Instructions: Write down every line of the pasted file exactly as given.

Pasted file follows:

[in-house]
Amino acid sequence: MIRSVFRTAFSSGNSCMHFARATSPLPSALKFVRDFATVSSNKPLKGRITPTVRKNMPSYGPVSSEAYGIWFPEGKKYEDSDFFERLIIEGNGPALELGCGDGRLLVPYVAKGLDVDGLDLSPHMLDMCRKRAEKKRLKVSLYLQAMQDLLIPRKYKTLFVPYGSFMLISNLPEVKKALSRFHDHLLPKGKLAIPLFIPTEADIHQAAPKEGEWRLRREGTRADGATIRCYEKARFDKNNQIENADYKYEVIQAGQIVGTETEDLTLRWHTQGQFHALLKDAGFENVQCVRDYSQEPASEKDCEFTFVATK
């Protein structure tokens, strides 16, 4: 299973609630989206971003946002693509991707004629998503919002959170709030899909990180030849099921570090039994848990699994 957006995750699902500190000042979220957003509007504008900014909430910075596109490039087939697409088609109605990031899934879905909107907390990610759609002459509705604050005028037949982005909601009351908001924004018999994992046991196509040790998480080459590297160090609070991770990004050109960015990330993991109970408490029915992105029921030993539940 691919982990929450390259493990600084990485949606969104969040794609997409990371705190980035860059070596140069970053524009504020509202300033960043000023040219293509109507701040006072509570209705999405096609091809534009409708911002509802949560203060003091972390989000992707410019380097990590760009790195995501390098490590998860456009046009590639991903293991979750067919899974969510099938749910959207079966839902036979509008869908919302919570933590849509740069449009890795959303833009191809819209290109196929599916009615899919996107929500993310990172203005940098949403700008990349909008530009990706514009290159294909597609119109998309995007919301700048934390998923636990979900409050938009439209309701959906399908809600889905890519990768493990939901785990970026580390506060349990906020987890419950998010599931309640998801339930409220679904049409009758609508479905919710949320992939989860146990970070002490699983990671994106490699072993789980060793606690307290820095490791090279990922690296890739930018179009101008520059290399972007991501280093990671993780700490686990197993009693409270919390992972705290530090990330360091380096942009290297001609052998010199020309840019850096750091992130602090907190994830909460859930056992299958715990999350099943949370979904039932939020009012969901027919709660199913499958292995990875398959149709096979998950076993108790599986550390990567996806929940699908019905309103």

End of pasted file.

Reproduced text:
[in-house]
Amino acid sequence: MIRSVFRTAFSSGNSCMHFARATSPLPSALKFVRDFATVSSNKPLKGRITPTVRKNMPSYGPVSSEAYGIWFPEGKKYEDSDFFERLIIEGNGPALELGCGDGRLLVPYVAKGLDVDGLDLSPHMLDMCRKRAEKKRLKVSLYLQAMQDLLIPRKYKTLFVPYGSFMLISNLPEVKKALSRFHDHLLPKGKLAIPLFIPTEADIHQAAPKEGEWRLRREGTRADGATIRCYEKARFDKNNQIENADYKYEVIQAGQIVGTETEDLTLRWHTQGQFHALLKDAGFENVQCVRDYSQEPASEKDCEFTFVATK
């Protein structure tokens, strides 16, 4: 299973609630989206971003946002693509991707004629998503919002959170709030899909990180030849099921570090039994848990699994 957006995750699902500190000042979220957003509007504008900014909430910075596109490039087939697409088609109605990031899934879905909107907390990610759609002459509705604050005028037949982005909601009351908001924004018999994992046991196509040790998480080459590297160090609070991770990004050109960015990330993991109970408490029915992105029921030993539940 691919982990929450390259493990600084990485949606969104969040794609997409990371705190980035860059070596140069970053524009504020509202300033960043000023040219293509109507701040006072509570209705999405096609091809534009409708911002509802949560203060003091972390989000992707410019380097990590760009790195995501390098490590998860456009046009590639991903293991979750067919899974969510099938749910959207079966839902036979509008869908919302919570933590849509740069449009890795959303833009191809819209290109196929599916009615899919996107929500993310990172203005940098949403700008990349909008530009990706514009290159294909597609119109998309995007919301700048934390998923636990979900409050938009439209309701959906399908809600889905890519990768493990939901785990970026580390506060349990906020987890419950998010599931309640998801339930409220679904049409009758609508479905919710949320992939989860146990970070002490699983990671994106490699072993789980060793606690307290820095490791090279990922690296890739930018179009101008520059290399972007991501280093990671993780700490686990197993009693409270919390992972705290530090990330360091380096942009290297001609052998010199020309840019850096750091992130602090907190994830909460859930056992299958715990999350099943949370979904039932939020009012969901027919709660199913499958292995990875398959149709096979998950076993108790599986550390990567996806929940699908019905309103």